page.first_annot() gives the first annot i.e. bounding box of the page.

.rect gives coordinates of a rectangle.

Now, we got the coordinates of the rectangle and all the words on the page. We then filter the words which are present in our bounding box and store them in mywords variable.

We have got all the words in the rectangle with their coordinates. However, these words are in random order. Since we need the text sequentially and that only makes sense, we used a function make_text() which first sorts the words from left to right and then from top to bottom. It returns the text in string format.

Hurrah! We have extracted data from one annot. Our next task is to extract data from all annots of the PDF which would be done in the same approach.

 Extracting each page of the document and all the annots/rectanges

for pageno in range(0,len(doc)-1):

    page = doc[pageno]

    words = page.get_text("words")

    for annot in page.annots():

        if annot!=None:

            rec=annot.rect

            mywords = [w for w in words if fitz.Rect(w[:4]) in rec]

            ann= make_text(mywords)

            all_annots.append(ann)

 all_annots, a list is initialized to store the text of all annots in the pdf.

The function of the outer loop in the above code is to go through each page of PDF, while that of the inner loop is to go through all annots of the page and performing the task of adding texts to all_annots list as discussed earlier.

Printing all_annots provides us the text of all annots of the pdf which you can see below.

OUTPUT

output 3 | Data extraction

 

Finally, we have extracted the texts from all the annots/ bounding boxes.

Its time to clean the data and bring it in an understandable form.

Data Cleaning and Data Processing

Splitting to form column name and its values :

cont=[]

for i in range(0,len(all_annots)):

    cont.append(all_annots[i].split('n',1))

Removing unnecessary symbols *,#,:

liss=[]

for i in range(0,len(cont)):

    lis=[]

    for j in cont[i]:

        j=j.replace('*','')

        j=j.replace('#','')

        j=j.replace(':','')

        j=j.strip()

        #print(j)

        lis.append(j)

    liss.append(lis)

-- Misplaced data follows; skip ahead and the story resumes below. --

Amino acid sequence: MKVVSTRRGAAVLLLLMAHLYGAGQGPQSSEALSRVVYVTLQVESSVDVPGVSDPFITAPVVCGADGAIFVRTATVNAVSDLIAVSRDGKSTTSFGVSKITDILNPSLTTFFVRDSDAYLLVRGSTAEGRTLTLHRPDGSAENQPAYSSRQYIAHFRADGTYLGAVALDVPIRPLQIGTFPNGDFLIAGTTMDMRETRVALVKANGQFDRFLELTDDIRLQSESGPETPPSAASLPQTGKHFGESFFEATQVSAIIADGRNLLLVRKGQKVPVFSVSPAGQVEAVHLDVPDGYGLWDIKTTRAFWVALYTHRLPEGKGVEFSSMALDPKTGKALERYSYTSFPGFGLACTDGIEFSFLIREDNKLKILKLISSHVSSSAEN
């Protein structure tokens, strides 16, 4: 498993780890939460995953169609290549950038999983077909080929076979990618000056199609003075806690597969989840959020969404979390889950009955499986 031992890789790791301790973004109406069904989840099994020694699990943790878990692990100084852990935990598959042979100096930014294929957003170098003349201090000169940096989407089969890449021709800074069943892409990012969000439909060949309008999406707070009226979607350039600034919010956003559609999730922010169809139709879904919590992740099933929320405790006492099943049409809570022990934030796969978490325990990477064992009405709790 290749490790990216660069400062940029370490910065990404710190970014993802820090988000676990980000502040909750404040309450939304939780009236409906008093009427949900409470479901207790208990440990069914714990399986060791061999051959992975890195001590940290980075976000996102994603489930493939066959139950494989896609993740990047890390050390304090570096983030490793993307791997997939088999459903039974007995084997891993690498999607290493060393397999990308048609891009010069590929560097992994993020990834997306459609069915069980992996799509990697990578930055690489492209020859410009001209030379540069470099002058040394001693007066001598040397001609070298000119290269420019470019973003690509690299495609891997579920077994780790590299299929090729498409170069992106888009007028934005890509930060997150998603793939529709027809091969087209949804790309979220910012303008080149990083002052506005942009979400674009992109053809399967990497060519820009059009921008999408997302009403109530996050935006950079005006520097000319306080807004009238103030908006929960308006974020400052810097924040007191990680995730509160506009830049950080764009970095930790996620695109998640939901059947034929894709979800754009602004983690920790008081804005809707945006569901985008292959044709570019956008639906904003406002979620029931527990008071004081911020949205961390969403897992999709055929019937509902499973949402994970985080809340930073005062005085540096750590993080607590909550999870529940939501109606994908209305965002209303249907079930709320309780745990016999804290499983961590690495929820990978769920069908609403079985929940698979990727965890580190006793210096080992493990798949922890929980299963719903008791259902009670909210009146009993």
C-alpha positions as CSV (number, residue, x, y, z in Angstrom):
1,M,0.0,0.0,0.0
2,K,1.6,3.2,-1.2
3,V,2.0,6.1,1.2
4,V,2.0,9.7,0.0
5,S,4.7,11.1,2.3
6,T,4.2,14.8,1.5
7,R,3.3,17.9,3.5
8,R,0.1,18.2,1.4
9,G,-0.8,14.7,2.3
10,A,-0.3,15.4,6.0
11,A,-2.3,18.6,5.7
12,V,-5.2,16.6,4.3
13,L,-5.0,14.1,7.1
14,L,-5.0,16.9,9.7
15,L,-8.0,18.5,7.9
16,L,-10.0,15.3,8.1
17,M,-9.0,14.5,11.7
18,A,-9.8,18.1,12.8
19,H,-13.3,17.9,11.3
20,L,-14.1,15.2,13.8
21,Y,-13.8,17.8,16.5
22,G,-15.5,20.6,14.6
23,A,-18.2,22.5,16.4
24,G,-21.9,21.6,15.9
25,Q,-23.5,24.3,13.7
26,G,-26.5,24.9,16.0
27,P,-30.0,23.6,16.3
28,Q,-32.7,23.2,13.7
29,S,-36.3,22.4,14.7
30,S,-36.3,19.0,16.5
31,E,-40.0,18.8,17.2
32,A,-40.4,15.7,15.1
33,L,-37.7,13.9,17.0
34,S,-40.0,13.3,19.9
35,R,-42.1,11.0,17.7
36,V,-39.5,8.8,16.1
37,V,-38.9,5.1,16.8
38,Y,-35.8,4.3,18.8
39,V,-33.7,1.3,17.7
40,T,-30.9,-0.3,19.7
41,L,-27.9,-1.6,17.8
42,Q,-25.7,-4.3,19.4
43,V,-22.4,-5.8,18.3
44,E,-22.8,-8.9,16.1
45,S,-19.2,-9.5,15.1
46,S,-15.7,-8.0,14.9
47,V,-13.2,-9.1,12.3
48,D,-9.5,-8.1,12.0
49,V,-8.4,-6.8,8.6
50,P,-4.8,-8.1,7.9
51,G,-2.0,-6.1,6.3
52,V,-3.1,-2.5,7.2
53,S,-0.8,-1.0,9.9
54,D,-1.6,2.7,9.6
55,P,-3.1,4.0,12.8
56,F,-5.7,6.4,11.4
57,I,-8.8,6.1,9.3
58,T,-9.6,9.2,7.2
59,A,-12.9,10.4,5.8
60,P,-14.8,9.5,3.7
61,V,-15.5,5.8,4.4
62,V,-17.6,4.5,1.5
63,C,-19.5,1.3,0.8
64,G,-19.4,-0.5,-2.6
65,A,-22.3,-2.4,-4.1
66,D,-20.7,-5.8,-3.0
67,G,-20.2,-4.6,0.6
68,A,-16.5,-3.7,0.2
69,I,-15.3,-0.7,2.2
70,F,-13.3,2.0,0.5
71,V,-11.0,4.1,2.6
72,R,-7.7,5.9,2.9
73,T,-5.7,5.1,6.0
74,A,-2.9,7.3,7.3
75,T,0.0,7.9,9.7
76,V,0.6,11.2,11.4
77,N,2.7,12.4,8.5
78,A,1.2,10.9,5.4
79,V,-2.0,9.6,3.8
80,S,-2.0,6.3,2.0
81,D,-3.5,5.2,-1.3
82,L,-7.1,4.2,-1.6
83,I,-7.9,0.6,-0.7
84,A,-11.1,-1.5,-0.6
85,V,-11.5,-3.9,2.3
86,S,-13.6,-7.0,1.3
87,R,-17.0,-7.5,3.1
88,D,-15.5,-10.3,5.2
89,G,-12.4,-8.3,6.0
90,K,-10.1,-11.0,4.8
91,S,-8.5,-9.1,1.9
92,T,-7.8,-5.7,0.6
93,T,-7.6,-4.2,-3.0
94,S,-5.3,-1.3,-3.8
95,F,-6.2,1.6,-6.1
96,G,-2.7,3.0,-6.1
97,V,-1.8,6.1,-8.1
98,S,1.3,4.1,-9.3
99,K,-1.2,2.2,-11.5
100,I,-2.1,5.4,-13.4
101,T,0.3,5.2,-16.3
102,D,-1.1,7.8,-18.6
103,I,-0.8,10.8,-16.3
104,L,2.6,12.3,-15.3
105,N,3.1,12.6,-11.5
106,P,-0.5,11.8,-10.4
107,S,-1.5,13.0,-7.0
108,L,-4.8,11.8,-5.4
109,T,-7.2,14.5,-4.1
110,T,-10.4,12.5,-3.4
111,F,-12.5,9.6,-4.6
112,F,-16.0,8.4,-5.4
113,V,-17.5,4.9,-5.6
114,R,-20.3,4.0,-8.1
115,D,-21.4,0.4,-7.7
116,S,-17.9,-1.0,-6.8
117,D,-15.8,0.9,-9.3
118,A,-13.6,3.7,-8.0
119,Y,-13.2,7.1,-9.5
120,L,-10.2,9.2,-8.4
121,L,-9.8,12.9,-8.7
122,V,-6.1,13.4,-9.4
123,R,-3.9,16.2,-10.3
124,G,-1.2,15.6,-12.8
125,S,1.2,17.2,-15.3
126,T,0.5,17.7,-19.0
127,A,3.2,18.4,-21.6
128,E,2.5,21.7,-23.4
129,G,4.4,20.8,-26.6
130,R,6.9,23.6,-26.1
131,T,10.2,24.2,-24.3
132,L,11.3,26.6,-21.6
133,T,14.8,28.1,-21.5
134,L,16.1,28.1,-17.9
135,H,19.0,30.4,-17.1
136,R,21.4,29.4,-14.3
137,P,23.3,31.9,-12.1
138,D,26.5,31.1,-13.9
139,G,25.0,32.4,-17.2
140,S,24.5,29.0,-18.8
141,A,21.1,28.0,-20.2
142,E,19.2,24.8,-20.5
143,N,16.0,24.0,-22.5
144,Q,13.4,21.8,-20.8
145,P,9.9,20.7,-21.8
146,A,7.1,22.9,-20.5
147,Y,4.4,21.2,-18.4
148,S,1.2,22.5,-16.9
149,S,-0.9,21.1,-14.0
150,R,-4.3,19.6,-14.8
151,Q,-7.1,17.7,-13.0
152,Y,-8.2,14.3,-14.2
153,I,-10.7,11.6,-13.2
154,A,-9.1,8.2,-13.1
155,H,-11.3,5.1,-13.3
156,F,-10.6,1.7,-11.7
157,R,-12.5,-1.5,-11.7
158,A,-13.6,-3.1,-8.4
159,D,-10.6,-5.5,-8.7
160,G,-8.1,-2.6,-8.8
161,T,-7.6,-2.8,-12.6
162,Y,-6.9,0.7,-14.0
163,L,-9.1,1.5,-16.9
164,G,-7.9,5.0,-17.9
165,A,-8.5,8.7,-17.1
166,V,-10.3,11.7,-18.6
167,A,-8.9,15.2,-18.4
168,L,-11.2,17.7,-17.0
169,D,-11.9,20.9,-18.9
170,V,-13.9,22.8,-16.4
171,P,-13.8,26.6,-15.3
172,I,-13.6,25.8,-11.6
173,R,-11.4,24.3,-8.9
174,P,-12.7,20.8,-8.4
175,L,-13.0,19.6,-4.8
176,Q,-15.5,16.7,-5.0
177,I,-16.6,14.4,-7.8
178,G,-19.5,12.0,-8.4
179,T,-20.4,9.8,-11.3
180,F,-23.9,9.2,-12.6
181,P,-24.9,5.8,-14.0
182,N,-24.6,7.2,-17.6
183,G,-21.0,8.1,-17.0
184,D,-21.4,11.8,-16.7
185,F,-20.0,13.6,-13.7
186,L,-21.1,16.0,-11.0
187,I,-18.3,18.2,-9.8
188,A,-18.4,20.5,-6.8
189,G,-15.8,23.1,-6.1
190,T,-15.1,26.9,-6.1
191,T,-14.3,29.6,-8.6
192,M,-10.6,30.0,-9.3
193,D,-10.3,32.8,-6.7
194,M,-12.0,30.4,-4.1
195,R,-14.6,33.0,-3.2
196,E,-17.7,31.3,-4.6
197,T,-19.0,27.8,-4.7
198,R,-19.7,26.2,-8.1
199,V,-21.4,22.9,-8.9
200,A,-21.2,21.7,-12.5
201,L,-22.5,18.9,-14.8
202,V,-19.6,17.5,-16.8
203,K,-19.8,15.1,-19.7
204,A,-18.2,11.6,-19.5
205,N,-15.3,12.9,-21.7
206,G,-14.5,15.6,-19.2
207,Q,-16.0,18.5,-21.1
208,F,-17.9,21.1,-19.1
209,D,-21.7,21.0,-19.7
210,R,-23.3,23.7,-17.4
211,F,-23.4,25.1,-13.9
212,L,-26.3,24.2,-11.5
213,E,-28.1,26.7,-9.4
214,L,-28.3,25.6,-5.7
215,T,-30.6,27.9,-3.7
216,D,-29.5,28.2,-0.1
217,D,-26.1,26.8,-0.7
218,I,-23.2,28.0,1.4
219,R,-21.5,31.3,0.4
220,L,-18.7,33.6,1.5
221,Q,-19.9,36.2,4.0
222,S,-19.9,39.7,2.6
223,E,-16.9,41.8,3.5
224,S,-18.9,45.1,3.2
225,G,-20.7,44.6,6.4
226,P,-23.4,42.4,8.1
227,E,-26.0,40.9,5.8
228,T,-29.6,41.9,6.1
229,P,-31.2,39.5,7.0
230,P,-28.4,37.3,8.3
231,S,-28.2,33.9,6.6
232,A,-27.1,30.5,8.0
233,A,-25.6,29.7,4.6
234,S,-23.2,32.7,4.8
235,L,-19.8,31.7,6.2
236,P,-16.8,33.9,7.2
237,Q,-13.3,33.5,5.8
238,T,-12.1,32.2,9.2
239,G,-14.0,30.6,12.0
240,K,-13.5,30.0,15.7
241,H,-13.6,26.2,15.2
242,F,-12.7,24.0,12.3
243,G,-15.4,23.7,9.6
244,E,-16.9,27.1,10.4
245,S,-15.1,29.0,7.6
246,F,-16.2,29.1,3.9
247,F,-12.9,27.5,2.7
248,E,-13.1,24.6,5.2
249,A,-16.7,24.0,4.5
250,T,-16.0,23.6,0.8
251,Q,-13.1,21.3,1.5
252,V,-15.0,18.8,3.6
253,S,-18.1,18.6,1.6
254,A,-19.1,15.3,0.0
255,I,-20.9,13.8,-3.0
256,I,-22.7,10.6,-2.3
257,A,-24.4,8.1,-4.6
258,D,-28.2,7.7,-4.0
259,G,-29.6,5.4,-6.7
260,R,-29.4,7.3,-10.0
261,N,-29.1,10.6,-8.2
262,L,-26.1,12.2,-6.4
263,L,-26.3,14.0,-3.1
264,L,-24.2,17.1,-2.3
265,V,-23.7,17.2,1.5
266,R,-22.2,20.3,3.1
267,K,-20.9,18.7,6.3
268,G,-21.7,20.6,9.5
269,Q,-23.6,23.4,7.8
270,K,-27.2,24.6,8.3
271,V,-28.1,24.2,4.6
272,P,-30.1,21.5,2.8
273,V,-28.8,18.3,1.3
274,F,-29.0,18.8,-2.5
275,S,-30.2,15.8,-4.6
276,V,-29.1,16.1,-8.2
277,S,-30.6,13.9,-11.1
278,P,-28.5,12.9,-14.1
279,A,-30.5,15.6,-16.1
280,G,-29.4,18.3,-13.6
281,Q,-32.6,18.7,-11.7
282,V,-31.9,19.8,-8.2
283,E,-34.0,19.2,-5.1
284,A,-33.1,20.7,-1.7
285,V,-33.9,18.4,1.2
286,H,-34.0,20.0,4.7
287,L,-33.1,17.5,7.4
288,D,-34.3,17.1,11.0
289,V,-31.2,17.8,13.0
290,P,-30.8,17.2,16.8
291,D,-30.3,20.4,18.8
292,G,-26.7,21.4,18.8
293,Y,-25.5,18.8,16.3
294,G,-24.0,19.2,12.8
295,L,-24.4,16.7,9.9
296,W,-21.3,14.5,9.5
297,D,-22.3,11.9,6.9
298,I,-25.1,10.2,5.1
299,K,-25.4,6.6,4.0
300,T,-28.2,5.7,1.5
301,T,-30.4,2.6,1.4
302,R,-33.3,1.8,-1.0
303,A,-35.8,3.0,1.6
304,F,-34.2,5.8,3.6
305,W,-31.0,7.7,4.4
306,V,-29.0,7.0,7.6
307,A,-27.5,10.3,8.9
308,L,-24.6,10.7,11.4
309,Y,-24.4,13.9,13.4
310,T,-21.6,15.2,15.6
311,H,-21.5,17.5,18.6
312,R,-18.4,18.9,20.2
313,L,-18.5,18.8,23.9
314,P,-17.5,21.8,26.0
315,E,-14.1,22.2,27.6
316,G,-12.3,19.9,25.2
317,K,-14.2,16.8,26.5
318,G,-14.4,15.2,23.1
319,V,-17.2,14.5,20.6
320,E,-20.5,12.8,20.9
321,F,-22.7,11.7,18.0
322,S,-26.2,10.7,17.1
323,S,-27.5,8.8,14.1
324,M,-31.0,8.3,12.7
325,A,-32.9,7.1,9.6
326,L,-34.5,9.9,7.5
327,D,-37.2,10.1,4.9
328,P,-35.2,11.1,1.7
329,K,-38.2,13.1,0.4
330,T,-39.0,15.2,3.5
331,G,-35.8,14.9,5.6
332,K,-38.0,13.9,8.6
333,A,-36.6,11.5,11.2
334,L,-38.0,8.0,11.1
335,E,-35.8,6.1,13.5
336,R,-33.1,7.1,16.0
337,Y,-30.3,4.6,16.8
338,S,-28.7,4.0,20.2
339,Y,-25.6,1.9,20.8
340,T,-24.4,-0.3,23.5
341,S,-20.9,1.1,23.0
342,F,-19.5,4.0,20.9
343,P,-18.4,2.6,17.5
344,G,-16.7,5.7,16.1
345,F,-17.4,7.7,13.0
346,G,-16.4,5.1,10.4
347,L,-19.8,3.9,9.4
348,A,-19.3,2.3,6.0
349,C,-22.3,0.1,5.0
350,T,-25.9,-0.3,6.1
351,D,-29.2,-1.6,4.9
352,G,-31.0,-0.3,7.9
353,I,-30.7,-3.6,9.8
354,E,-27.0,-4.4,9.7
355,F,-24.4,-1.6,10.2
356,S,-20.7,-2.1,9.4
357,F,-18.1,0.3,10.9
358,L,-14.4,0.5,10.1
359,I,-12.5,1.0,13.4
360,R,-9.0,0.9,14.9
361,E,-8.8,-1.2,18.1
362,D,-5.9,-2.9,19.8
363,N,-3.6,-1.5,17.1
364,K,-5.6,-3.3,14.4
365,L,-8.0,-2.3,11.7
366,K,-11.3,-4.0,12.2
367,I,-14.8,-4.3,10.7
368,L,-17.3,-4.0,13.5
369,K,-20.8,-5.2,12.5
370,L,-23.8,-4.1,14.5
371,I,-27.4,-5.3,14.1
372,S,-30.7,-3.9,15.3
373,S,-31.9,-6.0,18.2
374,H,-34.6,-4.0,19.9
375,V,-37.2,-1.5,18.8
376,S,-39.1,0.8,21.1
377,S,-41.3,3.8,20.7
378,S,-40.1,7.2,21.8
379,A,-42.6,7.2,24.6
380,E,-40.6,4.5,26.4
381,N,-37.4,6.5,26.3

Spliting into keys and values and removing spaces in the values which only contain digits

keys=[]

values=[]

for i in liss:

    keys.append(i[0])

    values.append(i[1])

for i in range(0, len(values)):

    for j in range(0,len(values[i])):

        if values[i][j]>='A' and values[i][j]<='Z':

            break            

    if j==len(values[i])-1:
       values[i]=values[i].replace(' ','')

We split each string based on a new line (n) character to separate the column name from its values. By further cleaning unnecessary symbols like (*, #, 🙂 are removed. Spaces between digits are removed.

With the key-value pairs, we create a dictionary which is shown below:

 Converting to dictionary

report=dict(zip(keys,values))
report['VEHICLE IDENTIFICATION']=report['VEHICLE IDENTIFICATION'].replace(' ','')
dic=[report['LOCALITY'],report['MANNER OF CRASH COLLISION/IMPACT'],report['CRASH SEVERITY']]

l=0

val_after=[]

for local in dic:

    li=[]

    lii=[]

    k=''

    extract=''

    l=0

    for i in range(0,len(local)-1):

        if local[i+1]>='0' and local[i+1]<='9':

            li.append(local[l:i+1])

            l=i+1

    li.append(local[l:])

    print(li)

    for i in li:

        if i[0] in lii:

            k=i[0]

            break

        lii.append(i[0])

    for i in li:

        if i[0]==k:

extract=i

            val_after.append(extract)
break
report['LOCALITY']=val_after[0]
report['MANNER OF CRASH COLLISION/IMPACT']=val_after[1]
report['CRASH SEVERITY']=val_after[2]

OUTPUT 

output 3 | Data extraction

 

 

 

Lastly, dictionary is converted to dataframe with the help of pandas.

Converting to DataFrame  and exporting to CSV

data=pd.DataFrame.from_dict(report)
data.to_csv('final.csv',index=False)

OUTPUT

output

Now, we can perform analysis on our structured data or export it to excel.

How to Extract Data from Unstructured PDF Files with Python?

To extract data from unstructured PDF files using Python, you can use a combination of libraries such as PyPDF2 and NLTK (Natural Language Toolkit). Here’s a general approach:

  1. Install the required libraries by running the following command

    pip install PyPDF2 nltk

  2. Import the necessary modules in your Python script

    import PyPDF2
    from nltk.tokenize import word_tokenize
    from nltk.corpus import stopwords

  3. Load the PDF file using PyPDF2

    def extract_text_from_pdf(pdf_path):
    pdf_file = open(pdf_path, ‘rb’)
    pdf_reader = PyPDF2.PdfFileReader(pdf_file)